Because judges at all levels of the Texas judiciary are elected, the Governor exercises less power over the judiciary than the U.S. President, who makes all appointments to the federal judiciary. Yet governors do get some opportunities to influence the state judiciary, because the Governor appoints judges to fill vacancies that result from death, removal, resignation, or the creation of new courts by the legislature. These appointed judges will have the advantage of incumbency should they seek reelection. The Governor also has limited powers of clemency, which gives him or her the capacity to grant relief from criminal punishment. Unlike governors in many states, the Texas Governor cannot independently issue a pardon or sentence commutation. In death penalty cases, the Governor can issue one thirty-day reprieve. He or she can also make recommendations to the Board of Pardons and Paroles and can either approve or reject the board's recommendations on pardons or sentence reductions.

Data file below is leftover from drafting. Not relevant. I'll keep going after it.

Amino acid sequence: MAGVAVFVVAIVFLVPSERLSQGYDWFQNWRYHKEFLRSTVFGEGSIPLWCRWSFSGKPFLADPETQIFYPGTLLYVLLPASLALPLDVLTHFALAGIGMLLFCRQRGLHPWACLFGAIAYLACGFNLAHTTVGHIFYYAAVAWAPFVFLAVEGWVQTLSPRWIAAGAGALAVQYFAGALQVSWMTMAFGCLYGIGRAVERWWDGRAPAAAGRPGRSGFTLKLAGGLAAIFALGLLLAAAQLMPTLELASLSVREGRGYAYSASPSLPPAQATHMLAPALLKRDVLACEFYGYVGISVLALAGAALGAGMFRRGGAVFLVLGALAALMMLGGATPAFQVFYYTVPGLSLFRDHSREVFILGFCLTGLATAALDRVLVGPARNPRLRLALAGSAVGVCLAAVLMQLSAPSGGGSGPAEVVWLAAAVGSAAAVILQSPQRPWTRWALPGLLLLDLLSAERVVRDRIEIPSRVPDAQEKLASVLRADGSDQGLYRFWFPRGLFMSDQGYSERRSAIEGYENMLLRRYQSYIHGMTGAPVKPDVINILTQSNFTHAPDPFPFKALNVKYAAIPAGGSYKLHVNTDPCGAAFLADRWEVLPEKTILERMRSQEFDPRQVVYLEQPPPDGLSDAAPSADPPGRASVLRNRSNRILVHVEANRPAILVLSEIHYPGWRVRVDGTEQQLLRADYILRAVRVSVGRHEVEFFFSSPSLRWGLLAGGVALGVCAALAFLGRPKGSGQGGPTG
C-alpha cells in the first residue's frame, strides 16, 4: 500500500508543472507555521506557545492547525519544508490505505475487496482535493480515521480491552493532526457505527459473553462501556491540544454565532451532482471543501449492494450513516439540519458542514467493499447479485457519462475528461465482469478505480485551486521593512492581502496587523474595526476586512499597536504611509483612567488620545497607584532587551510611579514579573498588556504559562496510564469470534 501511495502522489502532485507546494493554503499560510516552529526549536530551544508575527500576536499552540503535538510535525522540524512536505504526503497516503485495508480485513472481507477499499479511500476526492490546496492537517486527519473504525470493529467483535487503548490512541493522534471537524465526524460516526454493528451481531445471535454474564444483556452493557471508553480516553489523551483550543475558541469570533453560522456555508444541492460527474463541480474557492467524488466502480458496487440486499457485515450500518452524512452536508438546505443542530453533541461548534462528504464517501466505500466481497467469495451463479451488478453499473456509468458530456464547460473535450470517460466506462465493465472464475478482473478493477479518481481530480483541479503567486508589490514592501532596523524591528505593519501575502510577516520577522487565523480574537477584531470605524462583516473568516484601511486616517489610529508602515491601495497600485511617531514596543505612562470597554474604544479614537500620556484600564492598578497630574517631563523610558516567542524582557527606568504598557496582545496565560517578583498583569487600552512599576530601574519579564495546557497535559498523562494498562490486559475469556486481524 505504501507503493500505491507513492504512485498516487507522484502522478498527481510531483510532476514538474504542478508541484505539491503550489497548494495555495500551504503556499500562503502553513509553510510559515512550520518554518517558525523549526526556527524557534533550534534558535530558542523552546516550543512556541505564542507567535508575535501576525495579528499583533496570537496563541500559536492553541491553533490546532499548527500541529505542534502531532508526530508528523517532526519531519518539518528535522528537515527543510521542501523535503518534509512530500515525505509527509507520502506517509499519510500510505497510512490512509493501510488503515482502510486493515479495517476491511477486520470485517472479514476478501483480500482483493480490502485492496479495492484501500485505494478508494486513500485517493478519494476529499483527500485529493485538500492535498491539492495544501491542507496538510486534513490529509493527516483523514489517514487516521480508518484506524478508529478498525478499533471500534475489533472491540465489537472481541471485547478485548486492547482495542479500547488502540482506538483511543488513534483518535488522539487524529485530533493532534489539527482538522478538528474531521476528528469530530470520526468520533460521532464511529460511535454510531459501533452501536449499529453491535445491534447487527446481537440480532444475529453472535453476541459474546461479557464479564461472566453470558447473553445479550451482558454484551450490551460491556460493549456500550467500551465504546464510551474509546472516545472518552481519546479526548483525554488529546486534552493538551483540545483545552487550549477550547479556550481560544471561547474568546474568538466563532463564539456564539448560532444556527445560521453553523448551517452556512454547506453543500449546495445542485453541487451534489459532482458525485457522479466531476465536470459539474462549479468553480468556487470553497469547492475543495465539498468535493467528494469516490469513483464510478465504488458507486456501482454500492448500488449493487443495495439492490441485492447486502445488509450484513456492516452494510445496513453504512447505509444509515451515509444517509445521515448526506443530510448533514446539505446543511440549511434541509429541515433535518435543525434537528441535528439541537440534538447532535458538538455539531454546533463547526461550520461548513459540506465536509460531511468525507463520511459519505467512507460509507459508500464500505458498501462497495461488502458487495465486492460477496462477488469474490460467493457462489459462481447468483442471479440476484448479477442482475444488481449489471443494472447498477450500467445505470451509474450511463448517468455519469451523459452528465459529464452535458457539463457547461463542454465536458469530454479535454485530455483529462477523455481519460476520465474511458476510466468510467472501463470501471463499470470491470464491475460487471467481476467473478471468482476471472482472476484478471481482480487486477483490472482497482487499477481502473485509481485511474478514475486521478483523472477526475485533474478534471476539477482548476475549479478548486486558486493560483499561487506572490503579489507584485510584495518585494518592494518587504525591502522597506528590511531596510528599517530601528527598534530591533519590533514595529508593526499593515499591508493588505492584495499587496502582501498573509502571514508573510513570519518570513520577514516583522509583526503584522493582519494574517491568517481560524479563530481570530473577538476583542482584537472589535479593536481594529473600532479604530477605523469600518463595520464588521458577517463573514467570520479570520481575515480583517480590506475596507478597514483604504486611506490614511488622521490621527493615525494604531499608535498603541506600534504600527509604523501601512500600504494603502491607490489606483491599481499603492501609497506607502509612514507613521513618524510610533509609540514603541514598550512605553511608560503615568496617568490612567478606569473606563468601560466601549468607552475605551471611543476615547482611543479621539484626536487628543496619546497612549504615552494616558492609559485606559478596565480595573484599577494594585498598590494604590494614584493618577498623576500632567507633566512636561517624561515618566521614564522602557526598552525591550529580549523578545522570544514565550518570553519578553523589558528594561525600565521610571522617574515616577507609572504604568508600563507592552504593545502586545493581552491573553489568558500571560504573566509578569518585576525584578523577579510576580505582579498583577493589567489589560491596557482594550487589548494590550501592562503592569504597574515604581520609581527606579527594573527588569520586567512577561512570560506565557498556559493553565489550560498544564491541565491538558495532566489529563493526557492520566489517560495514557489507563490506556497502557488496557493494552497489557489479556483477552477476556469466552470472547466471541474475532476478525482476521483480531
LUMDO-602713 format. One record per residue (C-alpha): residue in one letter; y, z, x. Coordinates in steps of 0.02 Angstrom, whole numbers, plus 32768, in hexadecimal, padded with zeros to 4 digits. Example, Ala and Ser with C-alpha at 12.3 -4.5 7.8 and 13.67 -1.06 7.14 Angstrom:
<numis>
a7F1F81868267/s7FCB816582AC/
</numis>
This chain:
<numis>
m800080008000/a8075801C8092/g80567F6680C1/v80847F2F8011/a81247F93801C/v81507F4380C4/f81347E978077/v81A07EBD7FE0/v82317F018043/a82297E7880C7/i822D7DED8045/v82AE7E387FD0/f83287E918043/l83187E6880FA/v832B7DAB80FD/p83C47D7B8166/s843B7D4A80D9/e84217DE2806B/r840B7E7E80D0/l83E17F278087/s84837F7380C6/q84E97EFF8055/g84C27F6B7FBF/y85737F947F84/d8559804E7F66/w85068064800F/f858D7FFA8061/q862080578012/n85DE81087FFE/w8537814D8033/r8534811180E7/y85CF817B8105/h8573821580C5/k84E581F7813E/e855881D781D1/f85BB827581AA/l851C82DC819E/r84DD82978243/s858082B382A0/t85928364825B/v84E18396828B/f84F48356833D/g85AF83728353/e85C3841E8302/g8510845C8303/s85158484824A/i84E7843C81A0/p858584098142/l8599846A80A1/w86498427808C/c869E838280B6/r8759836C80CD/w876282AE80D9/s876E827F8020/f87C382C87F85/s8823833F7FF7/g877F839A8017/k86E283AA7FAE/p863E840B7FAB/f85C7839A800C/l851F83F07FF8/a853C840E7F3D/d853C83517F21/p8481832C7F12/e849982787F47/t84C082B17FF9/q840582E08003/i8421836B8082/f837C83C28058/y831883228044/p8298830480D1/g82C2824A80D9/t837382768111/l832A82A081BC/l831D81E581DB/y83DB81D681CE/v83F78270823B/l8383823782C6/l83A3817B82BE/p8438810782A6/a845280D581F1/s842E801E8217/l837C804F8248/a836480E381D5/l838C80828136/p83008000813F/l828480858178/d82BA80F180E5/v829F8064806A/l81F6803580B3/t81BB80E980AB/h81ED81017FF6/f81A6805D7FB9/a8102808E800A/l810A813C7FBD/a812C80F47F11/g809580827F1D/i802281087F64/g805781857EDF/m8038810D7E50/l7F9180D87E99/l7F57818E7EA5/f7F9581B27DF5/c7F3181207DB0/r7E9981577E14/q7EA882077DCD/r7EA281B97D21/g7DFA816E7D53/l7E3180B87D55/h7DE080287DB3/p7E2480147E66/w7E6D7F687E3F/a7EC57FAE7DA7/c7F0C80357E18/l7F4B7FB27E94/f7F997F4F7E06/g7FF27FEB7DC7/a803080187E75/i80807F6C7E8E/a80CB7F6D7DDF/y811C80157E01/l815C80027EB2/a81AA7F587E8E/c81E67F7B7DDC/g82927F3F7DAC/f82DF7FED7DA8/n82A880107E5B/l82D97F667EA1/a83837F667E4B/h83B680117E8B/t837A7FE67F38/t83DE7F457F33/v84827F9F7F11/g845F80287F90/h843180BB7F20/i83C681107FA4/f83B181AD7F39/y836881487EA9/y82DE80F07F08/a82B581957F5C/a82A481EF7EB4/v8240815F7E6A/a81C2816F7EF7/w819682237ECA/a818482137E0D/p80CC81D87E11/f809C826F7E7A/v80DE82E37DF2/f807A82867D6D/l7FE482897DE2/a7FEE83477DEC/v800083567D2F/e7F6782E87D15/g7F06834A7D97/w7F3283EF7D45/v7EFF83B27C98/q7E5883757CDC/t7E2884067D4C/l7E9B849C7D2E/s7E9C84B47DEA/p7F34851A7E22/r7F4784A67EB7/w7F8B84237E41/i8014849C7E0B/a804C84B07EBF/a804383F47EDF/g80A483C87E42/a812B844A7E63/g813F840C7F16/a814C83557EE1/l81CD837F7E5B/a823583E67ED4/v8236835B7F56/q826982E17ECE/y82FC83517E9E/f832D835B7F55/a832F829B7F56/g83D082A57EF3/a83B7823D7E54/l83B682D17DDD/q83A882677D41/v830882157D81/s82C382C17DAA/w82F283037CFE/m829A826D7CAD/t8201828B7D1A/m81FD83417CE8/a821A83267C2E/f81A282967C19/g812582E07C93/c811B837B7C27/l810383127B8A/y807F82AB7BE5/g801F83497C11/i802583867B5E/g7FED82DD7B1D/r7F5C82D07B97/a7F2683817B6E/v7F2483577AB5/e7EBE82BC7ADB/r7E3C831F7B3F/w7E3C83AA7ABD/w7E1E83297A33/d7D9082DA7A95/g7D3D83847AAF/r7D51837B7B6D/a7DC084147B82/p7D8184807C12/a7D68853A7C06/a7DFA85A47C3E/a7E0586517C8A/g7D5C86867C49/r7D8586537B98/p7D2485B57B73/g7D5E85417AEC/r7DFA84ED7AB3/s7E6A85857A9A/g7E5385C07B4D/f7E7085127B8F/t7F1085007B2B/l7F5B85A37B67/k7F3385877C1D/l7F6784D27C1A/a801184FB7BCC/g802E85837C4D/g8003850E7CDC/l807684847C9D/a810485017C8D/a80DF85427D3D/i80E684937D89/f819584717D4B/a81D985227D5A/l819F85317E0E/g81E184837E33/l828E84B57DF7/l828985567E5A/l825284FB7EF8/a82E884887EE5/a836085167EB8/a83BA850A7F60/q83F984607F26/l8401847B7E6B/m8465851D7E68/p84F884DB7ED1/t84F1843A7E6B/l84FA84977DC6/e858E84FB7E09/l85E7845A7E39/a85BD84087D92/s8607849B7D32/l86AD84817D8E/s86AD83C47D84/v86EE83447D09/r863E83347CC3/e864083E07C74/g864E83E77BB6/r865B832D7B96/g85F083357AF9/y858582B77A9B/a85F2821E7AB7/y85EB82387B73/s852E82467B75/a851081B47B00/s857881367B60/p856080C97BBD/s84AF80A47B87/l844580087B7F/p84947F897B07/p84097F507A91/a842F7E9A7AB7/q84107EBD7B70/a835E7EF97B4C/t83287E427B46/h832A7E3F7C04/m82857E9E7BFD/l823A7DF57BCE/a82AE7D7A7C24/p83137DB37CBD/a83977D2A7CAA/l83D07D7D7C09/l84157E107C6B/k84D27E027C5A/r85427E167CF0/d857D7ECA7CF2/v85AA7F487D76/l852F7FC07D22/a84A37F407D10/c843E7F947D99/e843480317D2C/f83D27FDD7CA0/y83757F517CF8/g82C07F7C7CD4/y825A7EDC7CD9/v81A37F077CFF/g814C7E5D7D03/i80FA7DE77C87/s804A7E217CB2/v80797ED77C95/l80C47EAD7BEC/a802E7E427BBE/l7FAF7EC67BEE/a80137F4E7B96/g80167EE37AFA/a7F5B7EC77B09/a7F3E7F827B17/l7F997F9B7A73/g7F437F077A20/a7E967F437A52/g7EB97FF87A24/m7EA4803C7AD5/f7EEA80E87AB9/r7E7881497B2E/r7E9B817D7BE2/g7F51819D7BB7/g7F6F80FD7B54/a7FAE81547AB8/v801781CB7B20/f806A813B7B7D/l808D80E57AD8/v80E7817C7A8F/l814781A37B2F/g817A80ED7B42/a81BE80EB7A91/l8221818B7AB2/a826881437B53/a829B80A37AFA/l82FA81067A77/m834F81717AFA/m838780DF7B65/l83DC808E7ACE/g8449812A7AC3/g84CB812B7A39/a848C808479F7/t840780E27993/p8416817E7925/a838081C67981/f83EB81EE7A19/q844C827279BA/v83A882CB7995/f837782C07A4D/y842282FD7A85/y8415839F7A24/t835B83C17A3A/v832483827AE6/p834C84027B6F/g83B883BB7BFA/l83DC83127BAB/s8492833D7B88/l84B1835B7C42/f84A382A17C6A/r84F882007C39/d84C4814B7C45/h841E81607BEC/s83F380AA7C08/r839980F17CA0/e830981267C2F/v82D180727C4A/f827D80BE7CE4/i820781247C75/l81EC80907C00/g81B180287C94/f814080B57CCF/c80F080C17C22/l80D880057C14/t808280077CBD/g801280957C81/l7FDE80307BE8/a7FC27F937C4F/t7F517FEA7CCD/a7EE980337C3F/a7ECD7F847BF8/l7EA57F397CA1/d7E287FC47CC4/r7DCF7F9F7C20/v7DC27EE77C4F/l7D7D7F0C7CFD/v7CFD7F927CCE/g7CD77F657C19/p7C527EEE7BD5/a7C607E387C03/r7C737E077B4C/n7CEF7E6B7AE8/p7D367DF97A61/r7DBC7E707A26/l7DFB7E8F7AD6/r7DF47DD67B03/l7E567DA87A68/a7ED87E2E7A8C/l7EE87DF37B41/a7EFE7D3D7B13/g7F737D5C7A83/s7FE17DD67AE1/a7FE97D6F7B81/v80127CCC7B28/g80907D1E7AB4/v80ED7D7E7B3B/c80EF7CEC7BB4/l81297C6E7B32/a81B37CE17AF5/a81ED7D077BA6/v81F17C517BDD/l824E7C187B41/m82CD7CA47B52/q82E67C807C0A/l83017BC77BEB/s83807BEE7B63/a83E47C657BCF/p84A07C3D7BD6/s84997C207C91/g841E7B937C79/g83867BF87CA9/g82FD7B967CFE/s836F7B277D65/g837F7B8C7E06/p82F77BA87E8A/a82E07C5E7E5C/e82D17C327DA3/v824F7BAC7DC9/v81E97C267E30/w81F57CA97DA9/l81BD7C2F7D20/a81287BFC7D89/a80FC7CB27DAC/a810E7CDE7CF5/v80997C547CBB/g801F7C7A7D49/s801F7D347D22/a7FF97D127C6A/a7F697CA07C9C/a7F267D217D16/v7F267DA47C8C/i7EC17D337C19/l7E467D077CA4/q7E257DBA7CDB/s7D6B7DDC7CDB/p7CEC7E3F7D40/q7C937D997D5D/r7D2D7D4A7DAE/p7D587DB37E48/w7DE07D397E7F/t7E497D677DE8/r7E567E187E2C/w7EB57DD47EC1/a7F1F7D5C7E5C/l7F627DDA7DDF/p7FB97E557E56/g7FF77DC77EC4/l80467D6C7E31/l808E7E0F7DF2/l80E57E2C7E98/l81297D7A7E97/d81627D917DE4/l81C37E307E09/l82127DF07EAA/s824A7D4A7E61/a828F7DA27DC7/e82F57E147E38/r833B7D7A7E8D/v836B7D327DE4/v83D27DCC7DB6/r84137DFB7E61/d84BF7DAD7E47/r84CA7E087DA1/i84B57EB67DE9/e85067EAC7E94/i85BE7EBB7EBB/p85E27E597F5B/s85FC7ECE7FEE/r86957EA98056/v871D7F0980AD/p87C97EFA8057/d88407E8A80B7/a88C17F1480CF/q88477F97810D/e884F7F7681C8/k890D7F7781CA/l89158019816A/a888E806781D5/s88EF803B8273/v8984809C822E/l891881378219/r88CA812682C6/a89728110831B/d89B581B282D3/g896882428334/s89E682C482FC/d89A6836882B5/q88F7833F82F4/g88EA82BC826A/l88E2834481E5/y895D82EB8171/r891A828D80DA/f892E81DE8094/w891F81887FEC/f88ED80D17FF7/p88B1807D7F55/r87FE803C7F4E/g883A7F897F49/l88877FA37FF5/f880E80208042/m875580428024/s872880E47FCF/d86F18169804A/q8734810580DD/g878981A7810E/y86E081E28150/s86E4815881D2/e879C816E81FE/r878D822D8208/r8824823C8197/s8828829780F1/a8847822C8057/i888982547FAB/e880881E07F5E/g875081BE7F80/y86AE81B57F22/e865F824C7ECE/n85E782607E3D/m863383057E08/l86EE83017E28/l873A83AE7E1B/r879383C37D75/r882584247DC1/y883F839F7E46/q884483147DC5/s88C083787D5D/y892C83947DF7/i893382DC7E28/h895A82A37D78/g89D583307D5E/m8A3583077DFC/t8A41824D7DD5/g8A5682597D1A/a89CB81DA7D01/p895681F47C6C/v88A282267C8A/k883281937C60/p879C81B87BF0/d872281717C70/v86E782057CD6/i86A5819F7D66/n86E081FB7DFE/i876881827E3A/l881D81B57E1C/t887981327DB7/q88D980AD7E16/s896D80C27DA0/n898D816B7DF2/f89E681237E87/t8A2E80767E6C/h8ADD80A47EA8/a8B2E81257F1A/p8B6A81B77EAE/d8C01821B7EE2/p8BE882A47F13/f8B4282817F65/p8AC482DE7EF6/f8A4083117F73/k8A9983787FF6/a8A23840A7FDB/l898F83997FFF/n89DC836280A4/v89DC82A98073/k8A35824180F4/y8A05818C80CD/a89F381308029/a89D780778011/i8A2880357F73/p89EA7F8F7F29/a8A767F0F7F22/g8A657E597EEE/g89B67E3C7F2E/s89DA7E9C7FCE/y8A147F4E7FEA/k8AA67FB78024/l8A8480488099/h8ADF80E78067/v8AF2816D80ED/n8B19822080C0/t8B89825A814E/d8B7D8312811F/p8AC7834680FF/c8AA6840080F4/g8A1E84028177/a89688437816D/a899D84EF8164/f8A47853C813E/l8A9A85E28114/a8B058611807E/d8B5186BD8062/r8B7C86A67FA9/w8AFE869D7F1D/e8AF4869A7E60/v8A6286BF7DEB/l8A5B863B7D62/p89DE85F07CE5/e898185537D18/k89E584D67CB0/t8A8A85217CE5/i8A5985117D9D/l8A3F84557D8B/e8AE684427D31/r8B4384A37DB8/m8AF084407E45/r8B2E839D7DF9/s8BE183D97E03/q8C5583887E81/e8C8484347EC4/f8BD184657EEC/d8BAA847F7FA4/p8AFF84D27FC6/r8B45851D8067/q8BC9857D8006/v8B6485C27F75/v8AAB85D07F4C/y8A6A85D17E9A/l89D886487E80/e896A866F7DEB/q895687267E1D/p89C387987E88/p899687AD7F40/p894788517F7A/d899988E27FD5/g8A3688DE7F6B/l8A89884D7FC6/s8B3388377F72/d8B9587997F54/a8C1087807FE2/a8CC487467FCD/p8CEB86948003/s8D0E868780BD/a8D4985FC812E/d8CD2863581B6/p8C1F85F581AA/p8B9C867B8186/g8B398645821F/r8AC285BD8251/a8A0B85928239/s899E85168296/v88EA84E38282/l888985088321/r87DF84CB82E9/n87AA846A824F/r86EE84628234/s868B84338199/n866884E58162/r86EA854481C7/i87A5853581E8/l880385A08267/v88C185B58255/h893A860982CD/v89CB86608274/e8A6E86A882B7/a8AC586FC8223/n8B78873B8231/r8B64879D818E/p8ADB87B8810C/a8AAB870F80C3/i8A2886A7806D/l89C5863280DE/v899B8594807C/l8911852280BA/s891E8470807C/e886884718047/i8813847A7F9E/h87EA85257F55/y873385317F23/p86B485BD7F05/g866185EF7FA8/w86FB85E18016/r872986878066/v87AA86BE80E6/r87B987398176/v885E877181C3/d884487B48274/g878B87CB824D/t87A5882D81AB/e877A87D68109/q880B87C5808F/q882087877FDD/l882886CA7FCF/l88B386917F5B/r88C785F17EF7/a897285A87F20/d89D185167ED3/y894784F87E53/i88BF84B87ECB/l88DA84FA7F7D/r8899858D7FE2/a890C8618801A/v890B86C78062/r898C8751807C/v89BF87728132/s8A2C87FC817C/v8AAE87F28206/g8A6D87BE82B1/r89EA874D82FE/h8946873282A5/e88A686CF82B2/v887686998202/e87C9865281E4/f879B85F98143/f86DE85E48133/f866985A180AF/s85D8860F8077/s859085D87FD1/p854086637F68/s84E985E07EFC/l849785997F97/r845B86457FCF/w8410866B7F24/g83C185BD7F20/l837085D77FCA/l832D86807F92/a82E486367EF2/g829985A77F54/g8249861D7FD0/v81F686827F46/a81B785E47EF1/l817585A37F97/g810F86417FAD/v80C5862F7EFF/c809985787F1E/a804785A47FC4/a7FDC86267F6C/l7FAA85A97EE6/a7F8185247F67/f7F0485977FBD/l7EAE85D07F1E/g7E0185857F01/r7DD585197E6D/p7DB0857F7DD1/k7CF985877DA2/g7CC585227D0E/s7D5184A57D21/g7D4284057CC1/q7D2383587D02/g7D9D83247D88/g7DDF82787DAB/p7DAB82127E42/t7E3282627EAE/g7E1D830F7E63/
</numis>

Prior to a 1934 constitutional amendment, the Governor had independent pardon powers. The amendment removing these powers was added after Jim and Miriam Ferguson were accused of selling clemency during her term as Governor. In modern times, governors have used what clemency powers they have been left with sparingly. As the application of the death penalty in the state has come under increasing scrutiny and criticism, and new technology has been made available to review old cases, governors have used reprieves to deflect criticism by allowing for further review of death penalty cases. These incidents have been rare, given the weak opposition to capital punishment. In cases where there is some compelling question about carrying out an execution, governors are ultimately in a safe position. Granting a thirty-day reprieve can appear judicious but not overly soft on criminals, as the governor cannot prevent an execution on his or her own. Yet in the event a mistake is found and a wrongful execution prevented, the governor is likely to appear careful and just. Still, Texas governors have granted such reprieves relatively rarely.